“Where is she?”
The portable video player was on the table, cleaner as he last remembered it, the dust and grime on its cover was polished as if the set looked brand new. Handled with a delicate feminine touch, it received an unconditional love and care.
“Wendy?” Uncle Tom asked, wiping the glass cover of the display counter. “She stopped by and dropped off your player. She’ll be back and help us a bit later.”
Thank heavens, he sighed. His plan would not work: he was too nervous to even try.
“Whose this?” he asked about the denim jacket near the player. “Did she leave this, too?”
“Oh, she told me, it was given by one of your girlfriends.”
Rusty never felt any humor whenever his uncle reminded him about assorted gifts from female customers. It was embarrassing: the giving should be reversed as was customary in a macho society.
“I can’t accept it, Uncle. Please return it.”
“You do it,” Uncle Tom stood up to his full height. “It’s given to you so you should be polite enough to return it if you do not like it.”
“I can give it back,” a female voice interrupted, eyes lit with excitement, seeing him again as if it was always the first time. “I’ll be nicer. I promise.”
Instead of offering his gratitude, Rusty retreated to the kitchen, bringing along his player.
“He has problems, I know.” Uncle Tom confessed to her. “But ever since you came, he’s been acting strangely. I do not want to pry but I need to know.”
Wendy could not hold on any longer. The old man should be told, an explanation that should clear the air between them once and for all.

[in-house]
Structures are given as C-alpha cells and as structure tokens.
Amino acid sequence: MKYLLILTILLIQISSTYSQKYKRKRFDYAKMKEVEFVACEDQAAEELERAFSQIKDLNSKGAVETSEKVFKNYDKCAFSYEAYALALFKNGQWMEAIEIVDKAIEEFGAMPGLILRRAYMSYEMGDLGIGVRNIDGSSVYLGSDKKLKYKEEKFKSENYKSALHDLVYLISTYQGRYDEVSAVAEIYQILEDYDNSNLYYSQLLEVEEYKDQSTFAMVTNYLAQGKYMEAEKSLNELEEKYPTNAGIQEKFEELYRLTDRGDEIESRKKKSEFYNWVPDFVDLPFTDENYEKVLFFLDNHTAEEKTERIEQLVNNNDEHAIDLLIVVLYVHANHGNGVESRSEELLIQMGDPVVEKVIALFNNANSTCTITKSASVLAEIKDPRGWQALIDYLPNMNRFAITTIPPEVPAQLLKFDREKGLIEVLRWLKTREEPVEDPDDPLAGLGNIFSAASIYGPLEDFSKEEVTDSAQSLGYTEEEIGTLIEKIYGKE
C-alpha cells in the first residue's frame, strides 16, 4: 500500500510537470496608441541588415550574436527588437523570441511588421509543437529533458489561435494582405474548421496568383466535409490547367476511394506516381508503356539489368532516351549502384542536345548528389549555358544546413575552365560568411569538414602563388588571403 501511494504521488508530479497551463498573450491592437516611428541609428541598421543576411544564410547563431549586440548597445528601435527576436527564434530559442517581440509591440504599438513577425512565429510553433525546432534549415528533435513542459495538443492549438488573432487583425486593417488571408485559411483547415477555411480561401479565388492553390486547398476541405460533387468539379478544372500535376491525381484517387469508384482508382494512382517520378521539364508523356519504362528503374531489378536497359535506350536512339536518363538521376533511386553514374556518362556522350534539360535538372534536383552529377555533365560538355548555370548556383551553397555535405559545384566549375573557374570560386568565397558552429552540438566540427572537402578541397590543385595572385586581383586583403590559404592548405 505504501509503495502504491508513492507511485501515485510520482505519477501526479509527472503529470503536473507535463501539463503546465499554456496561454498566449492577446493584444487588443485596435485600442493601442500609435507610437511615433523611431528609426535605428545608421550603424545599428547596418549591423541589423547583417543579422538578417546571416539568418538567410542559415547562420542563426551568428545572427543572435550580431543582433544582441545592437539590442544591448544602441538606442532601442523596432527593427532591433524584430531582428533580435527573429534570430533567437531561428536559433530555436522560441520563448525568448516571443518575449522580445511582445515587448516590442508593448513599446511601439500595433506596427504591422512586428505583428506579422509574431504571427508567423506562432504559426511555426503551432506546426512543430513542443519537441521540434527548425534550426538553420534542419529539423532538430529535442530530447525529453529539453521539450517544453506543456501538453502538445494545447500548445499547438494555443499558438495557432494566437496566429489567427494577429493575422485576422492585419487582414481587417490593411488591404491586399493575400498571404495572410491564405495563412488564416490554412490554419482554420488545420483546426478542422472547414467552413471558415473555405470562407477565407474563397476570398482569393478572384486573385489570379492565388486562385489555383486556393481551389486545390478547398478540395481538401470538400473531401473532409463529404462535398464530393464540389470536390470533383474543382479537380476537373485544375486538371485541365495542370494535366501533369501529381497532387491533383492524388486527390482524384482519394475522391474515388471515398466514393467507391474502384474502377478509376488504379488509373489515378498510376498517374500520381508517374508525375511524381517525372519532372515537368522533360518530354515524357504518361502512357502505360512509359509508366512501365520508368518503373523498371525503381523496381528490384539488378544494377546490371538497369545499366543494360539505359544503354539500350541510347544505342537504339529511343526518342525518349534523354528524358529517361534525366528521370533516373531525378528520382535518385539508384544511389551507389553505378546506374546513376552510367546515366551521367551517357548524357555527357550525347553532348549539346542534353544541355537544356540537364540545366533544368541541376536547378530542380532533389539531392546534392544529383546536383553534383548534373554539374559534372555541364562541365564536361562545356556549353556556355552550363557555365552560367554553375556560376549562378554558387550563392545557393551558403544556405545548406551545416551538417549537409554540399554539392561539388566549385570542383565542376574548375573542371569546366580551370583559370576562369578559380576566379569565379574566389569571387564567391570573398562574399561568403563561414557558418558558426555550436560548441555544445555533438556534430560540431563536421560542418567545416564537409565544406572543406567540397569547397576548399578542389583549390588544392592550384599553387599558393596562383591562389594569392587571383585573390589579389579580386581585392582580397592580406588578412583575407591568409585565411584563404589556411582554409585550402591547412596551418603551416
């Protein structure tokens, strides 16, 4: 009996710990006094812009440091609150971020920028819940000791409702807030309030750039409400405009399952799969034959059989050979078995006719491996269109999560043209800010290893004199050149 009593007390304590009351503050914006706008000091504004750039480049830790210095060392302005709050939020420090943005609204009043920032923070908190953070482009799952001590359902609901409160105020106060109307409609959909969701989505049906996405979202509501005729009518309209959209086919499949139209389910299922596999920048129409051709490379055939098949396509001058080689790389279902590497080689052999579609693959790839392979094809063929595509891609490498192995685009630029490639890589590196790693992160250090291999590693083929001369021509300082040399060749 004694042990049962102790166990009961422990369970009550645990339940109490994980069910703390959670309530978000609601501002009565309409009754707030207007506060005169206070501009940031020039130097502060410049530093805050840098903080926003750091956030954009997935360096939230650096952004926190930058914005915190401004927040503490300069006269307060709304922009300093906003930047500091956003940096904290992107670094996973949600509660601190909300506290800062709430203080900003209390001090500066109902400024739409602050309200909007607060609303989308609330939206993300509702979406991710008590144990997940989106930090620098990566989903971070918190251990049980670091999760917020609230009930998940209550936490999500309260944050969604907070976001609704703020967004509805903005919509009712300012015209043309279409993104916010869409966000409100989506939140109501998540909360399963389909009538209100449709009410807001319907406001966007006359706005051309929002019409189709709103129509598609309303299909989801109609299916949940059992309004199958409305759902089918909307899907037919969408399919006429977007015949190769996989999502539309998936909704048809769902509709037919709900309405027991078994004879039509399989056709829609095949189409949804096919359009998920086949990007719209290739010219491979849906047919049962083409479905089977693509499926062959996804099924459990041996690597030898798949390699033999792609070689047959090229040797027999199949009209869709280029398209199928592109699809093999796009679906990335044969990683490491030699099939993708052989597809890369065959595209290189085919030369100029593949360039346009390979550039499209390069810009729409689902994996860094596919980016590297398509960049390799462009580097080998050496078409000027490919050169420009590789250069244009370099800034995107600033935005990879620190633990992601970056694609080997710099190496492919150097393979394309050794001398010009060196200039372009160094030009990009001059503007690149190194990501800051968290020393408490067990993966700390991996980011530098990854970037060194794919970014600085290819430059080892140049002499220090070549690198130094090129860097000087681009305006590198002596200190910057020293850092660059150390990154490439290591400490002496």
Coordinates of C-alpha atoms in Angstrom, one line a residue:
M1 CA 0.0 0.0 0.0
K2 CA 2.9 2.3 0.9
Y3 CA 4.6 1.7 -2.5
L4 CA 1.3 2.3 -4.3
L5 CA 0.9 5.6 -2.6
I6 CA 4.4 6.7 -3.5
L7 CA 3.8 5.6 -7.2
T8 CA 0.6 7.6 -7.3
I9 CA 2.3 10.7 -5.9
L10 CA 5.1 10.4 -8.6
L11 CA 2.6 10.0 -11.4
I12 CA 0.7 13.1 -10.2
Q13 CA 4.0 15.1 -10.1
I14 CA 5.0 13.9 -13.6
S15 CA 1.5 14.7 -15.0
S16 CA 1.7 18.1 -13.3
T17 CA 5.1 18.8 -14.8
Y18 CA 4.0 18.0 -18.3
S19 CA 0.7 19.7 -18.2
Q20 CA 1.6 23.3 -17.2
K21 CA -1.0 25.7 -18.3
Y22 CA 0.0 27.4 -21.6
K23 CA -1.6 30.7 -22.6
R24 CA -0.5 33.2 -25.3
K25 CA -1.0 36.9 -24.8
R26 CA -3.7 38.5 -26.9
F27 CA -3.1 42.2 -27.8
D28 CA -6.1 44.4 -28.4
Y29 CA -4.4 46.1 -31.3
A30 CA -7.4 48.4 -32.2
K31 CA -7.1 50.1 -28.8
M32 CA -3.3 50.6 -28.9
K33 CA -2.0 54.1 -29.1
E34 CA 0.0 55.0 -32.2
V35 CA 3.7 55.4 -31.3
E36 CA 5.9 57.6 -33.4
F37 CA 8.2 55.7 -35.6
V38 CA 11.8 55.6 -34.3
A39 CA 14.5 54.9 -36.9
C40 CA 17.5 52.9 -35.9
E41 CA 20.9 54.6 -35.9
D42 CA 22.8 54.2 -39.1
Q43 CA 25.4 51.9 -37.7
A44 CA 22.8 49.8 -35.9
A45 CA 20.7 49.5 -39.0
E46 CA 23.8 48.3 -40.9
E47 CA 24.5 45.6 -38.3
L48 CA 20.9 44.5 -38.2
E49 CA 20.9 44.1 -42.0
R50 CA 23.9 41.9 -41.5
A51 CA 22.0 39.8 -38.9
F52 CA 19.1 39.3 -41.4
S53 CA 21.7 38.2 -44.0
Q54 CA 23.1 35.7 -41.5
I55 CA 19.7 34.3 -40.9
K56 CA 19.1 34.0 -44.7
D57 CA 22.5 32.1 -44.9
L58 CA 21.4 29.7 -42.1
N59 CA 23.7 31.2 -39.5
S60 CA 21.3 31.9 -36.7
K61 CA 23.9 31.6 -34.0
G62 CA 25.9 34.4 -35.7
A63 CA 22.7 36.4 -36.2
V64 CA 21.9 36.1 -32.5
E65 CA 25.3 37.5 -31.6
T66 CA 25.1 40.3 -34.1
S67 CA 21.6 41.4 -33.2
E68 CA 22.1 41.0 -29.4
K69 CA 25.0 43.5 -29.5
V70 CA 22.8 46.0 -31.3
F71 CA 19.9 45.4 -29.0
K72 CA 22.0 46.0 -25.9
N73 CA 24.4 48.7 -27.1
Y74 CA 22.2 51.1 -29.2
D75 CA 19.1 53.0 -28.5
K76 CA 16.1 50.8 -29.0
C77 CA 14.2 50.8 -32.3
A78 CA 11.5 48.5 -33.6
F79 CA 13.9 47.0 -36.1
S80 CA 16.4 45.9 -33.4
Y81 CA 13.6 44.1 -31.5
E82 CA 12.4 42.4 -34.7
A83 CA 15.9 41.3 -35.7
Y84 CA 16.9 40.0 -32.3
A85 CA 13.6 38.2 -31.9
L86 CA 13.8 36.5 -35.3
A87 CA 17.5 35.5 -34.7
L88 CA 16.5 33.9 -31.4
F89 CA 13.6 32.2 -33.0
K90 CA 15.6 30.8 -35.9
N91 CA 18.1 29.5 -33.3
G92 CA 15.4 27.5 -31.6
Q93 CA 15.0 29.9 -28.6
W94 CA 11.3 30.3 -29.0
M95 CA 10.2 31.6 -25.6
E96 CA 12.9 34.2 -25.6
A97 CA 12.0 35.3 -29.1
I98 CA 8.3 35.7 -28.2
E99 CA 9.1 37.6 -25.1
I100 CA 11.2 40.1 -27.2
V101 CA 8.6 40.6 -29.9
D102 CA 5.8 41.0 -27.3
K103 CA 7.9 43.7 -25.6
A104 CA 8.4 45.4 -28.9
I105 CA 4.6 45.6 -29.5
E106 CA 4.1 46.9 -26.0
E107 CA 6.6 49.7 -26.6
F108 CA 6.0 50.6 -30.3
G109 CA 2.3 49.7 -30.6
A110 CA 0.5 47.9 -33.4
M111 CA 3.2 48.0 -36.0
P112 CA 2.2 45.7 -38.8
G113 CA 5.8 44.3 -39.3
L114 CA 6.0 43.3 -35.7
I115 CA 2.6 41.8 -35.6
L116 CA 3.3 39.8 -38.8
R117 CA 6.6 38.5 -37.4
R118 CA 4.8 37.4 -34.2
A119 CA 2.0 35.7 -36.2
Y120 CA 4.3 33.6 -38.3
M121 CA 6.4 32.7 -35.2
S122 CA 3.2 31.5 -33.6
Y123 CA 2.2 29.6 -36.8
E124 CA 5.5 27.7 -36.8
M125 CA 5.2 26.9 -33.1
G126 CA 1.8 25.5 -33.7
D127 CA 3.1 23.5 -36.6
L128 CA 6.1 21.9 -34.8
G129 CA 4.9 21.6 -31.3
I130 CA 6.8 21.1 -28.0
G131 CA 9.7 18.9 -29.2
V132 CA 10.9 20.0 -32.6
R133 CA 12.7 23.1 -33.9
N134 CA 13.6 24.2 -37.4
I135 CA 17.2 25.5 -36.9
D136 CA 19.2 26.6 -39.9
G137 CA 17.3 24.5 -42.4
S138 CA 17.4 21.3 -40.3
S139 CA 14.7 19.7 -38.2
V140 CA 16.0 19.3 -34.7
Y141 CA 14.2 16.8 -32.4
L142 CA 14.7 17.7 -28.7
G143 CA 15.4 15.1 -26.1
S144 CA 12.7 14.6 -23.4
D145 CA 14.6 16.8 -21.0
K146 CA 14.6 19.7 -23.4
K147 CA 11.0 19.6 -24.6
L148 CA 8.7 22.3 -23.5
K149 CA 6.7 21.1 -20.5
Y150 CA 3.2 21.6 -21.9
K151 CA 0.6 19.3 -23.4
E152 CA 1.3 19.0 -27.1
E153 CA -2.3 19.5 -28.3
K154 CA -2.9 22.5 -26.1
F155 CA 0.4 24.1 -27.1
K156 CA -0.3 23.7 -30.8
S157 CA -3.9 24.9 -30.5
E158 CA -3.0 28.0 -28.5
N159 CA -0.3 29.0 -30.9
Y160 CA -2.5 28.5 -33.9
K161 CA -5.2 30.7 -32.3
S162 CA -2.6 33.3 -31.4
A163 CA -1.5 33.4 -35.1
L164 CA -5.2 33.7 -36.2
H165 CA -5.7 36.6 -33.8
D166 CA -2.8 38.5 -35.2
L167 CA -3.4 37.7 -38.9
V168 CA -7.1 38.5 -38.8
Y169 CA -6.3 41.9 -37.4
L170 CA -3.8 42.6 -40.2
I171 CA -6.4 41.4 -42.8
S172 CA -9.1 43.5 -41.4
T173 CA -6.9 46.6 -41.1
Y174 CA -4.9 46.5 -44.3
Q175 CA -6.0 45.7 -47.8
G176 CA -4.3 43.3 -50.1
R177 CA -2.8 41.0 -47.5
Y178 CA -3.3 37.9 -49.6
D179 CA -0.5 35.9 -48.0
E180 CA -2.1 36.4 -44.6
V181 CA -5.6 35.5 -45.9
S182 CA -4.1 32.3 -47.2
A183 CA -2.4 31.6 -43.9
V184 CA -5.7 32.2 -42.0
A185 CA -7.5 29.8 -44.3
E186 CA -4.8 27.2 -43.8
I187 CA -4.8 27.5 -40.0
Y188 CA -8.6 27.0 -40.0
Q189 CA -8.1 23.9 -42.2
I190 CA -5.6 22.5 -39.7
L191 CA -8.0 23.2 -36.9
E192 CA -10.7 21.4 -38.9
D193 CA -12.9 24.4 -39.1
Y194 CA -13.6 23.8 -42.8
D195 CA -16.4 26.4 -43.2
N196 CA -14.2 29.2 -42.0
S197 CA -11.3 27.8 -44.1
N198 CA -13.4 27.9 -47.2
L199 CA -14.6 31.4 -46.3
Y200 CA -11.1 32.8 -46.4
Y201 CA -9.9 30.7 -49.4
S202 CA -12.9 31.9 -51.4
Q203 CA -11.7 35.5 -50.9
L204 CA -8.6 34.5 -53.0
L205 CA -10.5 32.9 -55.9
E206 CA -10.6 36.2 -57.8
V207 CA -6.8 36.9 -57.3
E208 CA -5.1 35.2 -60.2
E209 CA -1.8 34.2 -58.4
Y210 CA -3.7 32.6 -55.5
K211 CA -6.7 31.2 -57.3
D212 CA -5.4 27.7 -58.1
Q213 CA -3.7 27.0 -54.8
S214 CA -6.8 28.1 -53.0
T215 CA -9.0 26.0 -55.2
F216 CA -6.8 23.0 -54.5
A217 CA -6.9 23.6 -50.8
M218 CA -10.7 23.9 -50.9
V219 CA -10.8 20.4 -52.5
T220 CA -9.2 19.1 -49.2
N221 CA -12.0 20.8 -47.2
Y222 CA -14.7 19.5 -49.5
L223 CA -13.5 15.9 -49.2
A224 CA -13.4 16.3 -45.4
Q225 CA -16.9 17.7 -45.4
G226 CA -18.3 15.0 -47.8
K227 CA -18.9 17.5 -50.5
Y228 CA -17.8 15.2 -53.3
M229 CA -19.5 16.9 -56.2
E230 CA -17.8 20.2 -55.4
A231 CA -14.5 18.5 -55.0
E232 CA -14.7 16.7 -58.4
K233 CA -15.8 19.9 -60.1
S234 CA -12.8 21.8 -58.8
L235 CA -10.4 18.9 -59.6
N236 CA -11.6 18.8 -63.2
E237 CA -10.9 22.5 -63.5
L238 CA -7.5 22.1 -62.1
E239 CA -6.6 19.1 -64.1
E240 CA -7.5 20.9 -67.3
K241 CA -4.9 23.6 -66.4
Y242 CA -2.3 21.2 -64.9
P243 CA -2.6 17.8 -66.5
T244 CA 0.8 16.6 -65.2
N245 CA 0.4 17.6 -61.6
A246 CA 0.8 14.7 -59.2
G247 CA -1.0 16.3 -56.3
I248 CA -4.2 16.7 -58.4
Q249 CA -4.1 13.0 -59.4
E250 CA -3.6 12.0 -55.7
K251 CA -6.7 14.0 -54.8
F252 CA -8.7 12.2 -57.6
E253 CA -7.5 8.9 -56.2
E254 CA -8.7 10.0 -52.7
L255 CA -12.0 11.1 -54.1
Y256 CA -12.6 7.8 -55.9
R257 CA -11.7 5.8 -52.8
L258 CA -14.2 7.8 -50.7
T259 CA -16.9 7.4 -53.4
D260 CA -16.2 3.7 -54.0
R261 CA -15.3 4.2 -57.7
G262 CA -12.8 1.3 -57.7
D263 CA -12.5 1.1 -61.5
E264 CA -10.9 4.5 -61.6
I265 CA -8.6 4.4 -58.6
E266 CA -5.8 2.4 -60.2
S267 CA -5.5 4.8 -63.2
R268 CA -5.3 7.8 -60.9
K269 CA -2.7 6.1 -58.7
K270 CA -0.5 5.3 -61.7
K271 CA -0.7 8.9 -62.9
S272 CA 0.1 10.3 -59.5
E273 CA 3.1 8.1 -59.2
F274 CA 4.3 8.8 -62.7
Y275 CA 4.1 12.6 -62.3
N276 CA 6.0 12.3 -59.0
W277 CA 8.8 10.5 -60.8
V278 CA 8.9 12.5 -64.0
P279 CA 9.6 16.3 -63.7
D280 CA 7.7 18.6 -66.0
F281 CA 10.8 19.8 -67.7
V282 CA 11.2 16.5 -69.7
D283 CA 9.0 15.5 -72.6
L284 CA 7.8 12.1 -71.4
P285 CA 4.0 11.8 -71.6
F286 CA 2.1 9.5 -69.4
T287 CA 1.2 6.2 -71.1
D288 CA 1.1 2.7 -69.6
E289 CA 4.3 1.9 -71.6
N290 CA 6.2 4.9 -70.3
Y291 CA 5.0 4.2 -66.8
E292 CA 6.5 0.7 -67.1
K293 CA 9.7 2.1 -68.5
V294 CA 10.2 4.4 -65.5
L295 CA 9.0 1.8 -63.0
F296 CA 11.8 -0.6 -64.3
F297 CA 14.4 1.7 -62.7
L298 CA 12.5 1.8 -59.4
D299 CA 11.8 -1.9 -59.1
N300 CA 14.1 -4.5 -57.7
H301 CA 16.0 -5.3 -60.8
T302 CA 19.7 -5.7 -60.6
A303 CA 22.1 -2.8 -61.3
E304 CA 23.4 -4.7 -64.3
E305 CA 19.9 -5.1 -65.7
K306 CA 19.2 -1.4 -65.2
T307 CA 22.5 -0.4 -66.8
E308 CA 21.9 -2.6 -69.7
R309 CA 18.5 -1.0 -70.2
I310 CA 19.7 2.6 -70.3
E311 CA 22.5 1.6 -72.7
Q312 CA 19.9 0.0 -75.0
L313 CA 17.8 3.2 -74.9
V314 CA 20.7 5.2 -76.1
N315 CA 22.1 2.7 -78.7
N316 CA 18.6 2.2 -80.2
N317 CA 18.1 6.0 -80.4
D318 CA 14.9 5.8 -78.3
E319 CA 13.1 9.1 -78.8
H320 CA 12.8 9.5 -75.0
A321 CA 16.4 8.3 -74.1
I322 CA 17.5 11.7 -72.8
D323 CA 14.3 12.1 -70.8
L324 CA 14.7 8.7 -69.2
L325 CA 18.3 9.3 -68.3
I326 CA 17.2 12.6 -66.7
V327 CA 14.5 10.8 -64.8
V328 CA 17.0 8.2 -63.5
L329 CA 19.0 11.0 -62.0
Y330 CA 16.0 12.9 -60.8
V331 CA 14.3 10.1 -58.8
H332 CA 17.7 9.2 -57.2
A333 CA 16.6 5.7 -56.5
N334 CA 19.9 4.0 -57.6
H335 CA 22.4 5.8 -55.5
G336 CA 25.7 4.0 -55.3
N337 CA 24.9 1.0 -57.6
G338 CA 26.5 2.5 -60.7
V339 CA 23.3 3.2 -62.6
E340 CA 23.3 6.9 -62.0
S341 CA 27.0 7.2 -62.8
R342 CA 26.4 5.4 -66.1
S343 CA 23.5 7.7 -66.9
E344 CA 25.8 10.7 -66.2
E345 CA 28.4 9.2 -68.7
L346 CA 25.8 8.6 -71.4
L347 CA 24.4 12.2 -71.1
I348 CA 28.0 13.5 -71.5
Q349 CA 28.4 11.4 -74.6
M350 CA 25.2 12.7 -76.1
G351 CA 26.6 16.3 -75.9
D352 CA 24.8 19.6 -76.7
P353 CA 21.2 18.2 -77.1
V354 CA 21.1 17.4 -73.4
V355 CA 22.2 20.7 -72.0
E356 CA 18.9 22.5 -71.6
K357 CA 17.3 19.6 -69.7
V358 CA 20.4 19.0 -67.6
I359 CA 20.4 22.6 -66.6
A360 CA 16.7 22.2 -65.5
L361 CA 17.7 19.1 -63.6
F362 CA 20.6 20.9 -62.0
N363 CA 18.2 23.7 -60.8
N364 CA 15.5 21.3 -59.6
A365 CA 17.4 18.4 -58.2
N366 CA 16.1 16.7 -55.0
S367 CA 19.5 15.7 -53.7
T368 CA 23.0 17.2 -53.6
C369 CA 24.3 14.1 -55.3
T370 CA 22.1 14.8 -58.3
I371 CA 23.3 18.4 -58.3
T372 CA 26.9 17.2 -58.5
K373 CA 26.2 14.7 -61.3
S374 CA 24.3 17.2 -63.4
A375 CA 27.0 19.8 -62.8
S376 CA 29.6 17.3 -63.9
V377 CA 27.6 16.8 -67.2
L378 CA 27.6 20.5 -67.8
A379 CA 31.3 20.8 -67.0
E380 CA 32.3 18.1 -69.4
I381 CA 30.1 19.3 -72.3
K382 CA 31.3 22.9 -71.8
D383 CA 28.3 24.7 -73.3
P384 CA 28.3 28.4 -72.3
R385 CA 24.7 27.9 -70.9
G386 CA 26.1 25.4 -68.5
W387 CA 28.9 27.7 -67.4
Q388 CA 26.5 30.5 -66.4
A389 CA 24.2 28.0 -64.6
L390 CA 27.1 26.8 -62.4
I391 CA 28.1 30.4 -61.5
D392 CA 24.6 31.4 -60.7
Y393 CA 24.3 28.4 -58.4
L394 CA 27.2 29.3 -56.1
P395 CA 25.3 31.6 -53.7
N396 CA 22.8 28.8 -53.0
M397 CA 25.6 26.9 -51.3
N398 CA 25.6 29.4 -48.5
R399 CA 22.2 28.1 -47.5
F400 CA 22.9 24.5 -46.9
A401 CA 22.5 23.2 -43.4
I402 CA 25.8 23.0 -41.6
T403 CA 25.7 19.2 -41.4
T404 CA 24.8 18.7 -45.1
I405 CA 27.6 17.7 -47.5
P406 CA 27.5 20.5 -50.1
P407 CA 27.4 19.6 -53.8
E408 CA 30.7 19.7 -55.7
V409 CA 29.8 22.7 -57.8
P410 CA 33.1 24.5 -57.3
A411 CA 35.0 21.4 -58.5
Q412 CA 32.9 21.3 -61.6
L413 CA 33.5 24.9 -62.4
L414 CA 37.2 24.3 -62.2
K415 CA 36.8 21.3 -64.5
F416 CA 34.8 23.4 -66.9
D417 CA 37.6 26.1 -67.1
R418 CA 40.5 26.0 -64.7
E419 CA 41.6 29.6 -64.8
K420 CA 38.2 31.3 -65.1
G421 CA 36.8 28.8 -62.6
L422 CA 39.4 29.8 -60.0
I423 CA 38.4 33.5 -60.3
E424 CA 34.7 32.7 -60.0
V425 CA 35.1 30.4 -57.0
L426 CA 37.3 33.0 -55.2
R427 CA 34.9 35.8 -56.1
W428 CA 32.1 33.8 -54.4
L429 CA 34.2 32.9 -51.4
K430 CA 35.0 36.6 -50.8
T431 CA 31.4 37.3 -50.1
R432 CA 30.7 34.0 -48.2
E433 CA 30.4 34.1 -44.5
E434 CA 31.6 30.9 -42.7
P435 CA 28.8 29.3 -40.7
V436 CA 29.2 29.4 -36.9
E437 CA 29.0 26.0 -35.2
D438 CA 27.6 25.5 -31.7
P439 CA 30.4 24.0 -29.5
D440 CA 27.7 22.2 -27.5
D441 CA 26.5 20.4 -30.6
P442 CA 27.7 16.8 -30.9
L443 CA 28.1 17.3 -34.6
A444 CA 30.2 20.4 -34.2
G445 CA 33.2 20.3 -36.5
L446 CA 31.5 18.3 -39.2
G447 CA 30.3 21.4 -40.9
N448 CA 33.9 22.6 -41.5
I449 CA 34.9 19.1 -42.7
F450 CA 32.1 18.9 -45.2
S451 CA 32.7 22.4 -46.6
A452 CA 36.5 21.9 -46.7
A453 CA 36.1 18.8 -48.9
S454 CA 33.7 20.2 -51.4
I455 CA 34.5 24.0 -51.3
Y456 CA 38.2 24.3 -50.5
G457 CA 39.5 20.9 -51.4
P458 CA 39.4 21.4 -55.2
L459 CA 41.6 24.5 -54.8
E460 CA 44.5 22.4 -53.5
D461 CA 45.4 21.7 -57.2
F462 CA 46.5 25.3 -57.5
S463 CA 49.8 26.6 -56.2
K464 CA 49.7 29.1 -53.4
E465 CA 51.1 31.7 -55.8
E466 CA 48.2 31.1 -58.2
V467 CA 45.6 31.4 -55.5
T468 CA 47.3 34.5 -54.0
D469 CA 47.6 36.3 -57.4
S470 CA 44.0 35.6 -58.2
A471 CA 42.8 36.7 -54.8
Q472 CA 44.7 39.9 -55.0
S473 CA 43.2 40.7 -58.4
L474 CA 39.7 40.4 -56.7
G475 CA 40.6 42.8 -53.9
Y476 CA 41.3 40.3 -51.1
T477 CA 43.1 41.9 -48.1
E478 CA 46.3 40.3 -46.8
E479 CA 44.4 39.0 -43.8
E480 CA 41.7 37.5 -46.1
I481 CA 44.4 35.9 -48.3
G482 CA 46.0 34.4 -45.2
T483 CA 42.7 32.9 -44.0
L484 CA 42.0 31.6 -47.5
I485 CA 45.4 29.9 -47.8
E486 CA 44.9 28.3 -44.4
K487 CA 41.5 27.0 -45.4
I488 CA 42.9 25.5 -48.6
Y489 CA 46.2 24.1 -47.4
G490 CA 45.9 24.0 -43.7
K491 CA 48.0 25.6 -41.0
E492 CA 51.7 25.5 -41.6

“Uncle, can you help me here?” Rusty shouted, his call for assistance immediate.
“Let’s talk later.” Uncle Tom excused himself and walked briskly toward the kitchen.
She expelled a huge sigh of relief. For some reason, Rusty could have had an inkling that she would tell their history from her point of view, which he probably suspected she would absolve herself of any wrongdoing against him.
“I won’t lie,” she mumbled. “Not anymore.”
– 0 –
He observed her worked the beat, effortlessly doing his job all by her lonesome.
Feeling like he was bitten by the flu bug, he sat idly and fiddled with his video player. His uncle stopped nagging him to help in the chores: his lazy bones got the better of him.
“What’s the matter?” Wendy asked, passing him a glance.
Rusty was so moved by what he watched that all his preparations for getting back at her was shattered to pieces. As always, he could not hurt her.
“Damn insect crashed in my eye,” he lied, wiping the traces of tears off his cheeks.
“Let me see,” she approached him, the distance too close their bodies nearly touched.
“I am okay,” he said, escaping in time, evading any contact.
She held his arm, forcing him to listen.
“I am so sorry for all the wrongs I’ve done to you.”
Rusty turned back and stared at her, unashamed to show her his tears.
(to be continued)